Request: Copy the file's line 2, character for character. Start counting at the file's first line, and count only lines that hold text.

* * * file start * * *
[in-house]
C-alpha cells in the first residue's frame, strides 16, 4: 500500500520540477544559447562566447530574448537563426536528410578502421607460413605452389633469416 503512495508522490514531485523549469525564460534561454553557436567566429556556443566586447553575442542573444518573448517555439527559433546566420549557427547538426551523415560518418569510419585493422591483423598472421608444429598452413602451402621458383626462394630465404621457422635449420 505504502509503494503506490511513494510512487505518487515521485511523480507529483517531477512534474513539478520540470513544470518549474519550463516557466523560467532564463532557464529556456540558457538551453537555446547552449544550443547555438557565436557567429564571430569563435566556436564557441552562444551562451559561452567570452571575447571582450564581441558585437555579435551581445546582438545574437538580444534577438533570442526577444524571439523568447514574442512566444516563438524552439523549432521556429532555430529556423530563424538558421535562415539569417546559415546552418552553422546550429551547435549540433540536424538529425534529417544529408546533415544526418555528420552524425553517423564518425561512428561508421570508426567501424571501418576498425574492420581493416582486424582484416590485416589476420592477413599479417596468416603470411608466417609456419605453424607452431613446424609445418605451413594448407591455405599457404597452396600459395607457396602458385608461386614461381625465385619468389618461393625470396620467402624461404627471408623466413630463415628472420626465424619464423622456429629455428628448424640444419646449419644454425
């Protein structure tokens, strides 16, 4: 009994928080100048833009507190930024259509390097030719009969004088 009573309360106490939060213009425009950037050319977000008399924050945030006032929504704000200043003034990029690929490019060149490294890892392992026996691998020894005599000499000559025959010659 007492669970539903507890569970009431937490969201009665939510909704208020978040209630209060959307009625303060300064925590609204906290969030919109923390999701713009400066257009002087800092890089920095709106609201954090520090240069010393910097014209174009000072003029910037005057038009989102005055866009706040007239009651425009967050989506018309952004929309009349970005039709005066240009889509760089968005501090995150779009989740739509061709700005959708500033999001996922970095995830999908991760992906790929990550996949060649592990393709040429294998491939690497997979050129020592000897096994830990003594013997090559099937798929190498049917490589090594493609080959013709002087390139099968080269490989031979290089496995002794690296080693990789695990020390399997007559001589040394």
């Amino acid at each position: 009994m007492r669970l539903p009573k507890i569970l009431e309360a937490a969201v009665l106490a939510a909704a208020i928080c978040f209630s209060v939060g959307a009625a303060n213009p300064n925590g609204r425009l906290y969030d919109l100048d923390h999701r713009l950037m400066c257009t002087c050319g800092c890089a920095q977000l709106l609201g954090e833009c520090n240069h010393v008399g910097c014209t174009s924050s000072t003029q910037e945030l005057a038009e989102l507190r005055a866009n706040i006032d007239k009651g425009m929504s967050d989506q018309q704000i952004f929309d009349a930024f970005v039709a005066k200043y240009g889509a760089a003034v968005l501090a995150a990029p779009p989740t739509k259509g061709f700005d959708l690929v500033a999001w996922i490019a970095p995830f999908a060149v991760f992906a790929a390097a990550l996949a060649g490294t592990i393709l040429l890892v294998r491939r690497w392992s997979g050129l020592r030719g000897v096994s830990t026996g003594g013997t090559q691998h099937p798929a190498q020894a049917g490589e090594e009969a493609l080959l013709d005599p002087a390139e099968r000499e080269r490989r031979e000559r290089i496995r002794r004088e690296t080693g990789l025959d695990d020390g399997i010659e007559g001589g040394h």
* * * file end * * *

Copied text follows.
C-alpha cells in the first residue's frame, strides 16, 4: 500500500520540477544559447562566447530574448537563426536528410578502421607460413605452389633469416 503512495508522490514531485523549469525564460534561454553557436567566429556556443566586447553575442542573444518573448517555439527559433546566420549557427547538426551523415560518418569510419585493422591483423598472421608444429598452413602451402621458383626462394630465404621457422635449420 505504502509503494503506490511513494510512487505518487515521485511523480507529483517531477512534474513539478520540470513544470518549474519550463516557466523560467532564463532557464529556456540558457538551453537555446547552449544550443547555438557565436557567429564571430569563435566556436564557441552562444551562451559561452567570452571575447571582450564581441558585437555579435551581445546582438545574437538580444534577438533570442526577444524571439523568447514574442512566444516563438524552439523549432521556429532555430529556423530563424538558421535562415539569417546559415546552418552553422546550429551547435549540433540536424538529425534529417544529408546533415544526418555528420552524425553517423564518425561512428561508421570508426567501424571501418576498425574492420581493416582486424582484416590485416589476420592477413599479417596468416603470411608466417609456419605453424607452431613446424609445418605451413594448407591455405599457404597452396600459395607457396602458385608461386614461381625465385619468389618461393625470396620467402624461404627471408623466413630463415628472420626465424619464423622456429629455428628448424640444419646449419644454425